Abdominal pain may be caused by a variety of issues, such as cancer or chronic pancreatitis.
A celiac plexus block may help relieve abdominal pain by blocking nerves from transmitting pain messages to the brain.
What is the Celiac Plexus?
The celiac plexus is a bundle of nerves located in the upper abdomen, behind the pancreas and near the aorta. The celiac nerves connect the intestines, gallbladder, pancreas, liver and stomach to the brain and spinal cord. Tumors in the pancreas may cause pain by pressing on and injuring the celiac plexus.
Benefits of a Celiac Plexus Block
Patients with advanced pancreatic cancer often have to take strong pain medicine such as opioids, to alleviate severe abdominal pain. Pain medication does not provide complete pain relief and patients may experience periods of intense pain.
In addition, strong pain medication may cause constipation and other uncomfortable side effects. A celiac plexus block may prevent breakthrough pain, without causing undesirable side effects. Patients who have had a celiac plexus block may be able to lessen their dependence on pain medication.
Side Effects and Risks
The procedure is relatively safe with few temporary side effects such as bruising, soreness and muscle spasms at the injection site, low blood pressure and diarrhea. Serious and rare complications may include:
- Collapsed lung
- Nerve damage
- Delayed gastric emptying
- Allergic reaction to the dye or medication
- Accidental puncture of an organ
- Kidney damage
- Seizure or lowered blood supply to the spinal cord
Who is a Candidate?
A celiac plexus block may be an effective procedure for individuals with chronic abdominal pain who have not responded to other pain medication. Patients should speak to their physician to find out if a celiac plexus block may help alleviate their pain.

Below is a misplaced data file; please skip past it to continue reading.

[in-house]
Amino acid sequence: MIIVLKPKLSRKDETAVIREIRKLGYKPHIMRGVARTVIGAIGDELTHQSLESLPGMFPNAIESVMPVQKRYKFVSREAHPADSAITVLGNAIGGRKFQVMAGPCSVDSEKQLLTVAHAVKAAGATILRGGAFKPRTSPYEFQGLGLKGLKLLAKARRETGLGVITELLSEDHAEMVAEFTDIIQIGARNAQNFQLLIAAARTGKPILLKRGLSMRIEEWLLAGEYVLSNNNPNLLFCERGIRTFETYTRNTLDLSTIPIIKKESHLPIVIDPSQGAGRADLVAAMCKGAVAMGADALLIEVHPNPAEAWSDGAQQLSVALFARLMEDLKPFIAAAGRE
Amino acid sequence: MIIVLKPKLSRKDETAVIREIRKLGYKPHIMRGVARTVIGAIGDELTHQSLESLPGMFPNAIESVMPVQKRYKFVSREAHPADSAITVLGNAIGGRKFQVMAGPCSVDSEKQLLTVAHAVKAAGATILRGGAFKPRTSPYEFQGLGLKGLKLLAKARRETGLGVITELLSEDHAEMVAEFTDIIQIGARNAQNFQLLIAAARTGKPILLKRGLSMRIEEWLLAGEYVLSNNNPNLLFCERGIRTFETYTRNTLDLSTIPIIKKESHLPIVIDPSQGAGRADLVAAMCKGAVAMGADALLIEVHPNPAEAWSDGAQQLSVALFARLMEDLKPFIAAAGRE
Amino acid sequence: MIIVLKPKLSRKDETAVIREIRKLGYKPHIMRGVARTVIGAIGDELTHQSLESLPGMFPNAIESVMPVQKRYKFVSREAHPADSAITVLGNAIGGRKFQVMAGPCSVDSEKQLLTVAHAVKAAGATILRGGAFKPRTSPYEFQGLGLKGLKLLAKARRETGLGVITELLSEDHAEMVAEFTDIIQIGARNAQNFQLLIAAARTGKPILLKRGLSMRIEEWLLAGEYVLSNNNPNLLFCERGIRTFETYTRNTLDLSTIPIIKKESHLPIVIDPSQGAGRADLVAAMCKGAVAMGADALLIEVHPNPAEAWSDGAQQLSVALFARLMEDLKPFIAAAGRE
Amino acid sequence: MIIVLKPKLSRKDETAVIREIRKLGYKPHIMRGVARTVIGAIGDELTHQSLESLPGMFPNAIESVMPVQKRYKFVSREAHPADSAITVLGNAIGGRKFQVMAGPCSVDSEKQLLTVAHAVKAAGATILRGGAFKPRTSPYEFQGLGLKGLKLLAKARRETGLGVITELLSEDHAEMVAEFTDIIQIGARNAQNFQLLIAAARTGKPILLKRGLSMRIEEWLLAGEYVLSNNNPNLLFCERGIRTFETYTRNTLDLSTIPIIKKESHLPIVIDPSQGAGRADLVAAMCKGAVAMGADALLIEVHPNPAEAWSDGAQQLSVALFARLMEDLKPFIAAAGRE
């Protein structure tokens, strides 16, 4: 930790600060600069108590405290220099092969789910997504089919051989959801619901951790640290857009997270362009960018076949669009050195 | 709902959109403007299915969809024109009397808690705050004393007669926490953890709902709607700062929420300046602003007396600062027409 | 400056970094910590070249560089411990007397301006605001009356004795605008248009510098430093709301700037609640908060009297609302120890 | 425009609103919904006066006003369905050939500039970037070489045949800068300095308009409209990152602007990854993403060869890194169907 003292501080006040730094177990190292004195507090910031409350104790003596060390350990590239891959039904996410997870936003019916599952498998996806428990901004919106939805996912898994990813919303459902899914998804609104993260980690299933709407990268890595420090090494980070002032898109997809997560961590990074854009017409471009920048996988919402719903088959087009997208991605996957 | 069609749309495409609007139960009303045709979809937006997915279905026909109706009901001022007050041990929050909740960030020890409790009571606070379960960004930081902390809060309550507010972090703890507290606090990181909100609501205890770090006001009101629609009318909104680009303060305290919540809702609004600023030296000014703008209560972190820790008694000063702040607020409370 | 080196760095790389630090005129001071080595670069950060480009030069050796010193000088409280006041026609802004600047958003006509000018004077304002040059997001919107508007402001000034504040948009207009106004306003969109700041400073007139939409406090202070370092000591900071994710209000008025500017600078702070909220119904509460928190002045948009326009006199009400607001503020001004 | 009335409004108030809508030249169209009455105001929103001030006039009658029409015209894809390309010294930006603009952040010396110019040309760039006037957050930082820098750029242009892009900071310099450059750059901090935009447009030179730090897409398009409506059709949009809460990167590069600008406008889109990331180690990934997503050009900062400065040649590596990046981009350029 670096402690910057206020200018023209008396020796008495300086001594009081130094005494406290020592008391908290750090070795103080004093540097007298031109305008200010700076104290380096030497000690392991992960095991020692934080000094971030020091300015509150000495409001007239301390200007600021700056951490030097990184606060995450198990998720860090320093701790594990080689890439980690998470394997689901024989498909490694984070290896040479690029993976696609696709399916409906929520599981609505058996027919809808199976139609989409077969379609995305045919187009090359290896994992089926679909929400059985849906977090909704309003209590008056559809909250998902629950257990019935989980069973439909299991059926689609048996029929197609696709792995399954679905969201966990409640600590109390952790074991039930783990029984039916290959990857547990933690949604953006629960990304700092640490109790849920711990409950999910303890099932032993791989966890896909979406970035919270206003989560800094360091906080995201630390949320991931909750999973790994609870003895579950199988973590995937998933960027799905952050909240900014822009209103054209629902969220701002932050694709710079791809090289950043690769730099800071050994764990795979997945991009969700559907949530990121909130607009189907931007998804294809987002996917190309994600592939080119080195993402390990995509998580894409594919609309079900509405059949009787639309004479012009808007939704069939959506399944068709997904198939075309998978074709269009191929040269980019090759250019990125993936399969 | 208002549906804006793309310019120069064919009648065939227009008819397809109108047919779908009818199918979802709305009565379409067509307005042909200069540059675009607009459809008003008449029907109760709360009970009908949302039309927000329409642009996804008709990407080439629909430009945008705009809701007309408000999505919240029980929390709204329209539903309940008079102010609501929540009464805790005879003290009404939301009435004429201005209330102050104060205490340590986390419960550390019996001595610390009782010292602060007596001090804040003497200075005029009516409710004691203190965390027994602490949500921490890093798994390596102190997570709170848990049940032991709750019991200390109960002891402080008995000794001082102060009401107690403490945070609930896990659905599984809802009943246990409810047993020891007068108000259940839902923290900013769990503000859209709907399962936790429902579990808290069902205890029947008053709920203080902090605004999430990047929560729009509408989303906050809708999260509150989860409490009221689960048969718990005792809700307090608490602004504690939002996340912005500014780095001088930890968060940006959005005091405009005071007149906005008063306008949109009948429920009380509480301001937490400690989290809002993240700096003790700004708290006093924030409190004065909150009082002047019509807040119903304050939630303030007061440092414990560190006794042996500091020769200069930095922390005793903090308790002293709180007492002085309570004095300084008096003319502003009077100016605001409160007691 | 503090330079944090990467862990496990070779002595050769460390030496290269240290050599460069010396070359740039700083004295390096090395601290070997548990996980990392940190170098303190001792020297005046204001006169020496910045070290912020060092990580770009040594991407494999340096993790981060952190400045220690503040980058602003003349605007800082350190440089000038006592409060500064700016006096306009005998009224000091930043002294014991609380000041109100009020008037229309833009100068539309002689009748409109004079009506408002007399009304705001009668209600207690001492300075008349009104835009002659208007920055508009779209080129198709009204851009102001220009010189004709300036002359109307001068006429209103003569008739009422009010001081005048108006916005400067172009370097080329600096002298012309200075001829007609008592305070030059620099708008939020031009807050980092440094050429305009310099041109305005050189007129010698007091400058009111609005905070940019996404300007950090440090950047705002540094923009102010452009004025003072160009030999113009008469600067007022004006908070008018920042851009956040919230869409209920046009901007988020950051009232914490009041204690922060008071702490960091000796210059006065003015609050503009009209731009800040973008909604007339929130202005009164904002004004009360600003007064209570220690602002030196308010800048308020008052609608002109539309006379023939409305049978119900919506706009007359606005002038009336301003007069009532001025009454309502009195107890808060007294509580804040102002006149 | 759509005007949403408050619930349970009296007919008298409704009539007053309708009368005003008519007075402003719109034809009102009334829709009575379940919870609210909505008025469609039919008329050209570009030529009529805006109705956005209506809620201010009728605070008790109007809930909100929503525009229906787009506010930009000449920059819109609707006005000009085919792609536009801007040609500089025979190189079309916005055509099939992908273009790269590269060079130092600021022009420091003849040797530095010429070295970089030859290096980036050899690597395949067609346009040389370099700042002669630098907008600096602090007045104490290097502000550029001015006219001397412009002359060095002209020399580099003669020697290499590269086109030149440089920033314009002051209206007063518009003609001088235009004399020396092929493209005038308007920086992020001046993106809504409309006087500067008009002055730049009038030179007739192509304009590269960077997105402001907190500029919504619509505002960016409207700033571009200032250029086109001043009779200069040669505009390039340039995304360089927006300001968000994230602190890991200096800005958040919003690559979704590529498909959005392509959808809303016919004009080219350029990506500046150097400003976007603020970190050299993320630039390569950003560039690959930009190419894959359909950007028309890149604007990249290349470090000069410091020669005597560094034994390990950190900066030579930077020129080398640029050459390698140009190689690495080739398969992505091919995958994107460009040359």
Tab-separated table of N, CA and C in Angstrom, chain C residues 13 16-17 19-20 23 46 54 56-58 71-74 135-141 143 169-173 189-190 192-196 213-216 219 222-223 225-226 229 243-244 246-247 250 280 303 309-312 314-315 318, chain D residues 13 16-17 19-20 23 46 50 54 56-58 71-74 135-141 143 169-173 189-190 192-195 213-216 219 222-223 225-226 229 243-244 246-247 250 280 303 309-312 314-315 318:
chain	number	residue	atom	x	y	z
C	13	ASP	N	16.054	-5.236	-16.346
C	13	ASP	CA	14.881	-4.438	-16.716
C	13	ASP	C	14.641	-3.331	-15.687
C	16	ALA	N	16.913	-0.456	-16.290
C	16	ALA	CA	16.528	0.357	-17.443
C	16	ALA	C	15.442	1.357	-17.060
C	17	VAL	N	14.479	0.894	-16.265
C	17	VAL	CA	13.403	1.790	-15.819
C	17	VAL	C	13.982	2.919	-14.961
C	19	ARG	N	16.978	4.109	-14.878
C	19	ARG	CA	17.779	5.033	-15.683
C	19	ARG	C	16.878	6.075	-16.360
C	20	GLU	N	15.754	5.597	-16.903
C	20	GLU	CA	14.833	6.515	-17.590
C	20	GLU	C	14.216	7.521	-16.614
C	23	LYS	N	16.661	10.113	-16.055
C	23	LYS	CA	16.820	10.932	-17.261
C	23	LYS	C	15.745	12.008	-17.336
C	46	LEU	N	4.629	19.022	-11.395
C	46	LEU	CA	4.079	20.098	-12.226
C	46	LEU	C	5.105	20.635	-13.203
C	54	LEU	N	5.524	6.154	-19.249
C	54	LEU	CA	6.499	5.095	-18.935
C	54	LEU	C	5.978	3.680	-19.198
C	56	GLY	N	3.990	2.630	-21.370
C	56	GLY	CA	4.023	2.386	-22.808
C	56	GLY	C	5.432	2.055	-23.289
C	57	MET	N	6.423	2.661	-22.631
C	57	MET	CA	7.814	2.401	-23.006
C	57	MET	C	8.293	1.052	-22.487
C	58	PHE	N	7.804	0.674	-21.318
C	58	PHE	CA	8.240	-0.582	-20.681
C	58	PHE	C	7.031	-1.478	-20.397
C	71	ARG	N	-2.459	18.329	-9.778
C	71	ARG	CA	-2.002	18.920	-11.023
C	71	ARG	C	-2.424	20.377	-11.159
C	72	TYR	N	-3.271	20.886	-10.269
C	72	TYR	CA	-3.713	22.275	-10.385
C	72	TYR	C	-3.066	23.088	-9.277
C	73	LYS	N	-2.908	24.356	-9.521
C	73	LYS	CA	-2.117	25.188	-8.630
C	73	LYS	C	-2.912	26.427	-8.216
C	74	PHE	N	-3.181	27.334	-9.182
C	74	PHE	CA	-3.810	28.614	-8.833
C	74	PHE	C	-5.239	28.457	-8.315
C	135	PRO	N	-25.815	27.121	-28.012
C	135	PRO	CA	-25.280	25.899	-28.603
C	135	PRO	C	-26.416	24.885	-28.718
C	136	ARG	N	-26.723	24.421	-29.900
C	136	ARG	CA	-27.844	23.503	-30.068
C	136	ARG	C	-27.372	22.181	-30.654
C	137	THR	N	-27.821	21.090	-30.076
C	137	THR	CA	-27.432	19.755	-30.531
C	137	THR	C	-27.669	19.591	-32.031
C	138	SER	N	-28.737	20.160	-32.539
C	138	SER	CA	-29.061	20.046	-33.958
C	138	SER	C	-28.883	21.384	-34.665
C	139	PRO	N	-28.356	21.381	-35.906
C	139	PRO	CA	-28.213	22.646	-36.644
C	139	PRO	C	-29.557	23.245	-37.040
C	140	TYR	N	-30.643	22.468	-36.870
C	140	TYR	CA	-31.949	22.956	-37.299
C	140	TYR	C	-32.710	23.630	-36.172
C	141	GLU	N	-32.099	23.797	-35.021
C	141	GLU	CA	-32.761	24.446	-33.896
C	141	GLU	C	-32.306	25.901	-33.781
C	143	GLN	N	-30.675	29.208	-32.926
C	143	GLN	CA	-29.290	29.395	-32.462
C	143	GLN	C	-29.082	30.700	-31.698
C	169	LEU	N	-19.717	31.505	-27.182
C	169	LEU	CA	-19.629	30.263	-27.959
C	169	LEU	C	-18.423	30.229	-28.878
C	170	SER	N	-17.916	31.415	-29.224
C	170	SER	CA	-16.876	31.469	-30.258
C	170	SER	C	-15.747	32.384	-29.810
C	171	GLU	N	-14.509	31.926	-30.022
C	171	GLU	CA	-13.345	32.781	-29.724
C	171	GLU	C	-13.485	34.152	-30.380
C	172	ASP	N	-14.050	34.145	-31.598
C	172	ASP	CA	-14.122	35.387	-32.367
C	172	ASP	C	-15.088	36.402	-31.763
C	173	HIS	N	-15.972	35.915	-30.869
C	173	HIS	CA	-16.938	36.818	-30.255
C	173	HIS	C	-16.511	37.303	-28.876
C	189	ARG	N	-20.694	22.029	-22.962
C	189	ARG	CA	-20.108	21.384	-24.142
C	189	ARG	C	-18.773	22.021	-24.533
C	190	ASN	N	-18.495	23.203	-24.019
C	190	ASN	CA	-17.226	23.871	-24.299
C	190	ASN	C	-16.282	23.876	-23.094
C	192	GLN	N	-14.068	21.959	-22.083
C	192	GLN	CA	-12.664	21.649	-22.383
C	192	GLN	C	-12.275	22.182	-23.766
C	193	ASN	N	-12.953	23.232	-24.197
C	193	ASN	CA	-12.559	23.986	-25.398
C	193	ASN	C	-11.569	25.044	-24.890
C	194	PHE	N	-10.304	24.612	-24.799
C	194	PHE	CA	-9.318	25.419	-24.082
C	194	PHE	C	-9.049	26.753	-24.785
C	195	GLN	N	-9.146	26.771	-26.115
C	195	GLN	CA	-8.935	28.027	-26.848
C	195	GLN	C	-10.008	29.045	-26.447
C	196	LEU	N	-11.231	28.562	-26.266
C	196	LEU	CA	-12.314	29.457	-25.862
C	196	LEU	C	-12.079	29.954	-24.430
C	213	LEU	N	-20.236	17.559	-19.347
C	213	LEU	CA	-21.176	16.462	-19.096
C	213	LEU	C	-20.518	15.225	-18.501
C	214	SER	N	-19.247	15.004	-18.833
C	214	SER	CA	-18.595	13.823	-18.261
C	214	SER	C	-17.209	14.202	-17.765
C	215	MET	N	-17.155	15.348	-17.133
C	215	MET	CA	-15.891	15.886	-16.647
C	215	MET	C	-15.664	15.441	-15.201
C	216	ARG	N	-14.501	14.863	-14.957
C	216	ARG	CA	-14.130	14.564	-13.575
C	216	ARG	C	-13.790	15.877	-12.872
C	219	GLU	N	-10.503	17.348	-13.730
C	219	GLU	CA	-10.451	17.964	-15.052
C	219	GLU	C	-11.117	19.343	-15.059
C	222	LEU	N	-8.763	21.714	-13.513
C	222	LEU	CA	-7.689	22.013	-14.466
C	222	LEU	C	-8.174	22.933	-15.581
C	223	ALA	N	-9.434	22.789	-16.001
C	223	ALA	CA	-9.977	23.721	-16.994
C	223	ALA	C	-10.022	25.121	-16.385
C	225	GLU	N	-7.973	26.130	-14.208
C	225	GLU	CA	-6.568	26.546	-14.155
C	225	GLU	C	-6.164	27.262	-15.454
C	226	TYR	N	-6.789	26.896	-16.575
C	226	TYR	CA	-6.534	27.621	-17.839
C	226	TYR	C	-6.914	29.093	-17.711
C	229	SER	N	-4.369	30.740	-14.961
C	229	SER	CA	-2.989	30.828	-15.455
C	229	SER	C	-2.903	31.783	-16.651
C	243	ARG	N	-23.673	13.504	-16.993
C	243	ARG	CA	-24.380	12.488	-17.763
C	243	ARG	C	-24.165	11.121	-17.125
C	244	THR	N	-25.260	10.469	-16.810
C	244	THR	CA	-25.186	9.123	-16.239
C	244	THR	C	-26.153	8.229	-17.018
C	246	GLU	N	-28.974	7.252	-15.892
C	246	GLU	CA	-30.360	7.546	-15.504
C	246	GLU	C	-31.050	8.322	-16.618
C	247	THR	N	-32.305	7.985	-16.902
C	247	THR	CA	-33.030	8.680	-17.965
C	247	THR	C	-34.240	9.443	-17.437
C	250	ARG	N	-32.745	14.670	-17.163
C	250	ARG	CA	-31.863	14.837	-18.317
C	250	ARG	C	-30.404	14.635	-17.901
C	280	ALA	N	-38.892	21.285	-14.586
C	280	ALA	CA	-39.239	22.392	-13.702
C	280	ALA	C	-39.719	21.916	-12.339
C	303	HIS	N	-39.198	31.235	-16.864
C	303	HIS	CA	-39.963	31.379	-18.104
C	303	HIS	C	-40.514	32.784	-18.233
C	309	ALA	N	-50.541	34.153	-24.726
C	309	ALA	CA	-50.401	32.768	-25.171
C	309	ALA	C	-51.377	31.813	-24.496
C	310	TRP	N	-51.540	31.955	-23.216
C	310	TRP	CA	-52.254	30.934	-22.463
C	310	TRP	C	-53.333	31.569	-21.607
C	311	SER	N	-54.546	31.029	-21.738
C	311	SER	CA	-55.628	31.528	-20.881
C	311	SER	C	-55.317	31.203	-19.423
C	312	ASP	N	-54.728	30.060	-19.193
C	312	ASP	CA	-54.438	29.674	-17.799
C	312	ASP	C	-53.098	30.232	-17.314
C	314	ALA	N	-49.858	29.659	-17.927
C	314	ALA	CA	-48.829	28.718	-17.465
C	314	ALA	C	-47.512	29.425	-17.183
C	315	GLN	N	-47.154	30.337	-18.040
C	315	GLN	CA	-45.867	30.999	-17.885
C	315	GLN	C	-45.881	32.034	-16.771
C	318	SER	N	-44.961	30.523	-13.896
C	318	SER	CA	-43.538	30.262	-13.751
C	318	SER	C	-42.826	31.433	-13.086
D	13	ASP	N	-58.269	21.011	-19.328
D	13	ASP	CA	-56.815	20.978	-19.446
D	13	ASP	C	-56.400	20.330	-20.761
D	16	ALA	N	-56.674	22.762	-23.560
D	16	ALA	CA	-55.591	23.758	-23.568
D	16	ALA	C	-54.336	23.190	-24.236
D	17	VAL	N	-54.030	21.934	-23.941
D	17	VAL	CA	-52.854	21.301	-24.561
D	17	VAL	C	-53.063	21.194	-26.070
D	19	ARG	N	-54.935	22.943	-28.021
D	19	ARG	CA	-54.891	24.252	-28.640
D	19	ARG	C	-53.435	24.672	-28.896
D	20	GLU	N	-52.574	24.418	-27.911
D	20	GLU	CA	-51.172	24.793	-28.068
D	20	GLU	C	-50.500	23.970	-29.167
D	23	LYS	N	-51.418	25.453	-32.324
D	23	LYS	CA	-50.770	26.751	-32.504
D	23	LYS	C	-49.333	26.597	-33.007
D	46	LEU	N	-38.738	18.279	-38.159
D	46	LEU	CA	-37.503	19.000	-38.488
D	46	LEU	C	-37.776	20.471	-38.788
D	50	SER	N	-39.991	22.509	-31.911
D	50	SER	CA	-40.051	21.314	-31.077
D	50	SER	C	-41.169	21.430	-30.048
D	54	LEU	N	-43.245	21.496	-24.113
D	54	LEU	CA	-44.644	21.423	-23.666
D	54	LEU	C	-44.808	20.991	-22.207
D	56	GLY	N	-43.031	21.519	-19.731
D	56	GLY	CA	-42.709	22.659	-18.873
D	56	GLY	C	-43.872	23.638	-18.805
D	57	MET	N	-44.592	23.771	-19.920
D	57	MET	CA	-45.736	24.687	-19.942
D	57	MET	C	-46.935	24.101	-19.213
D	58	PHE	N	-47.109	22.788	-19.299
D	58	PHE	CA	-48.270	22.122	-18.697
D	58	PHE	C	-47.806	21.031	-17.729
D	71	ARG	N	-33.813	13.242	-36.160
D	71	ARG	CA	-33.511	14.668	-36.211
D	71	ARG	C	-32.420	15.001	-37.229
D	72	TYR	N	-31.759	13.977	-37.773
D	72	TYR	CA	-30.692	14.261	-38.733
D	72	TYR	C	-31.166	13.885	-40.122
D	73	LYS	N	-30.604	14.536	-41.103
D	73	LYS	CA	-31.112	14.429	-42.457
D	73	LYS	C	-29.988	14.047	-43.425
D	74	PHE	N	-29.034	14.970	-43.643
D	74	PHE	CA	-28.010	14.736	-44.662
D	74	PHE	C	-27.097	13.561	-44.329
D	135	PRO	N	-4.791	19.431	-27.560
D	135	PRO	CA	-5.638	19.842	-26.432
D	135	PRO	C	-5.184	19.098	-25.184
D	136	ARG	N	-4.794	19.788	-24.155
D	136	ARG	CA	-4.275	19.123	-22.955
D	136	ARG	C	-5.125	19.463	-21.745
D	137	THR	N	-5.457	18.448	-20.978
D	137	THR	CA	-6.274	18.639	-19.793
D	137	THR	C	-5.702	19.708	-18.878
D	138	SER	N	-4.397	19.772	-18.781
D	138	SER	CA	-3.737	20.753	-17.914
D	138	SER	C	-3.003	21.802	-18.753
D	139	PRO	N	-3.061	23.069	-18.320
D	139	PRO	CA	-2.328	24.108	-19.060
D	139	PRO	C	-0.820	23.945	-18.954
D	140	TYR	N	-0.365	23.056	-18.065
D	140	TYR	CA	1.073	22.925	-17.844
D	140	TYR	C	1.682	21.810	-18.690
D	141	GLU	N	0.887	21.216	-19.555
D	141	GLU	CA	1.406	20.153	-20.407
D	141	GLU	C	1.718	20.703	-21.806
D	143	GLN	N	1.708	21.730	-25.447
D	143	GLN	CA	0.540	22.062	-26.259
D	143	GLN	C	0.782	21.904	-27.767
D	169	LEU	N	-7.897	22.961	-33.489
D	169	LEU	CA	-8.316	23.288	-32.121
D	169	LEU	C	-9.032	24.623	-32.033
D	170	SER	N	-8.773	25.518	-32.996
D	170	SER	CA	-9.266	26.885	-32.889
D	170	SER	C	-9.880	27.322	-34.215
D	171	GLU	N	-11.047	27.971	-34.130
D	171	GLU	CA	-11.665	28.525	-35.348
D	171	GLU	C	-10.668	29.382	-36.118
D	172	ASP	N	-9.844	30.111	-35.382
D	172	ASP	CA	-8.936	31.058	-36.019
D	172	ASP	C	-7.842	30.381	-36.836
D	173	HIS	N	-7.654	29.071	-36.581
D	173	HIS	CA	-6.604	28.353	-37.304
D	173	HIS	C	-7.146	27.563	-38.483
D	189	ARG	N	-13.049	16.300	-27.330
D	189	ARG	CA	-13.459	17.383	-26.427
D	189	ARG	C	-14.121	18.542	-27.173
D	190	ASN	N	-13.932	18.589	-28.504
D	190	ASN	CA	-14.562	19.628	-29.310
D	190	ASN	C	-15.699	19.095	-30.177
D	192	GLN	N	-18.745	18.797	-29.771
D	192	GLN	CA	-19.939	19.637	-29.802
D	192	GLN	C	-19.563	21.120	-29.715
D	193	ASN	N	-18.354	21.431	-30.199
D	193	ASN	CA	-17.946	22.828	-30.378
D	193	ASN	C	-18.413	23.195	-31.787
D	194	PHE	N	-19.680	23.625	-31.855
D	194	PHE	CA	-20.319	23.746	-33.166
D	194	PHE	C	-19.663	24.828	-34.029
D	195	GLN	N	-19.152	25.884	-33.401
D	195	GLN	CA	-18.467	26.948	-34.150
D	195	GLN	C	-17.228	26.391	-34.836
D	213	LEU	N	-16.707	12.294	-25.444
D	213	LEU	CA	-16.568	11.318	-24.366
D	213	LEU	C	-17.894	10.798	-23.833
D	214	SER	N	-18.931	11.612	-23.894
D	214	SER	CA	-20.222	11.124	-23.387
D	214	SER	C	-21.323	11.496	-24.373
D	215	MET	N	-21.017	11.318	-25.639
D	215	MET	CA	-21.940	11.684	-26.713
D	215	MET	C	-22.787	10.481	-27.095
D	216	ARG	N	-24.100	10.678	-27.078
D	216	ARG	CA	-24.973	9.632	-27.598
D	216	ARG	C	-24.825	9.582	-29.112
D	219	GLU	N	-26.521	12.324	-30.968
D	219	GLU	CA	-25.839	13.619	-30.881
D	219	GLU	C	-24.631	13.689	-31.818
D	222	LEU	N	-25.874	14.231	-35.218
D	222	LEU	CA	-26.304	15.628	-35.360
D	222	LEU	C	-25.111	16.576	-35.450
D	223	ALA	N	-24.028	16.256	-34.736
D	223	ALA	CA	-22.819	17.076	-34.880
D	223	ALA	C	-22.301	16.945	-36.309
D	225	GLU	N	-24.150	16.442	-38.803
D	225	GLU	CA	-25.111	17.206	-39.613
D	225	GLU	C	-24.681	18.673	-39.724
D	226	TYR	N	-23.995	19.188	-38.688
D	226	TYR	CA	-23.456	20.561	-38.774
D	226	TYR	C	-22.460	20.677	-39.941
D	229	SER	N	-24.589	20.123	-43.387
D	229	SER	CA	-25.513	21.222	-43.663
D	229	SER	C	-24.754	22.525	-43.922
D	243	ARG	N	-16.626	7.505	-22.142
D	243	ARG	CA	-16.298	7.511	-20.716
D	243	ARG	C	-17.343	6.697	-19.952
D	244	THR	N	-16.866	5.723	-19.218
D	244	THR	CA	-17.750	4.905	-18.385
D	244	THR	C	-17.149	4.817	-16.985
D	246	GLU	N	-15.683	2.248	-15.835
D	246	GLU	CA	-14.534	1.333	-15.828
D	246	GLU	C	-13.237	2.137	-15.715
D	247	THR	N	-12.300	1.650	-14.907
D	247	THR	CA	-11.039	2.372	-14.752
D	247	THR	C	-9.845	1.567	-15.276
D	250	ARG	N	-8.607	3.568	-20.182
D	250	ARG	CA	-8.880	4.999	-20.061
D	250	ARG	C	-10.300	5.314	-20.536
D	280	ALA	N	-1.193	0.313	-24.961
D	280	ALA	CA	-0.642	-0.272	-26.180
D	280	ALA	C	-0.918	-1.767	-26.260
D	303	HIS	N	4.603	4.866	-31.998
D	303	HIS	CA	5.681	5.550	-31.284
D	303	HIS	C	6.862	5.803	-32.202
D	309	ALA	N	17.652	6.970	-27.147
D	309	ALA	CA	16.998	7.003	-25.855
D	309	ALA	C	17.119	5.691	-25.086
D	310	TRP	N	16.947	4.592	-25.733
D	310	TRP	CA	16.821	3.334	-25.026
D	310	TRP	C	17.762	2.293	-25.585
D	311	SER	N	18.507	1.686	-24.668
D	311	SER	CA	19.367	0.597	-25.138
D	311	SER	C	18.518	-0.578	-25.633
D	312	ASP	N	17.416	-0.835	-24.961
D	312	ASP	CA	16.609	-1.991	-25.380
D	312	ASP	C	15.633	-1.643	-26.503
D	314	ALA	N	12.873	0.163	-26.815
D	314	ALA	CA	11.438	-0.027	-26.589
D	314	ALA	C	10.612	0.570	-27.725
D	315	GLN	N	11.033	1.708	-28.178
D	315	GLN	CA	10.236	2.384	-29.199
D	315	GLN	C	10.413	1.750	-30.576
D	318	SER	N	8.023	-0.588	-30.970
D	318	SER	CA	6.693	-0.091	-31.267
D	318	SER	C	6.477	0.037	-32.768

What to Expect During a Celiac Plexus Block Procedure
The procedure may be performed during surgery, an endoscopic ultrasound (EUS), or a simple procedure that involves inserting a needle through the skin.
The patient will be asked to lay down on their stomach on an x-ray table. The physician will then clean the injection site with an antiseptic and numb the area with a local anesthetic. Under x-ray guidance, the physician will insert a thin needle into the back and inject the anesthetic. A second needle will then be inserted into the other side of the spine to inject pain medication. Dye may be used to confirm that the medication has reached the correct spot. The entire procedure may last up to one hour.
After the Procedure
Patients will experience immediate pain relief after the anesthetic is injected. The pain will return once the anesthetic wears off but will be alleviated long-term once the steroid takes effect. Pain relief may last for weeks or months. Some patients may need only two injections, while others may need more than ten.
Patients are allowed to resume their regular diet and take their medication immediately but should refrain from driving or engaging in rigorous activity for 24 hours after the procedure.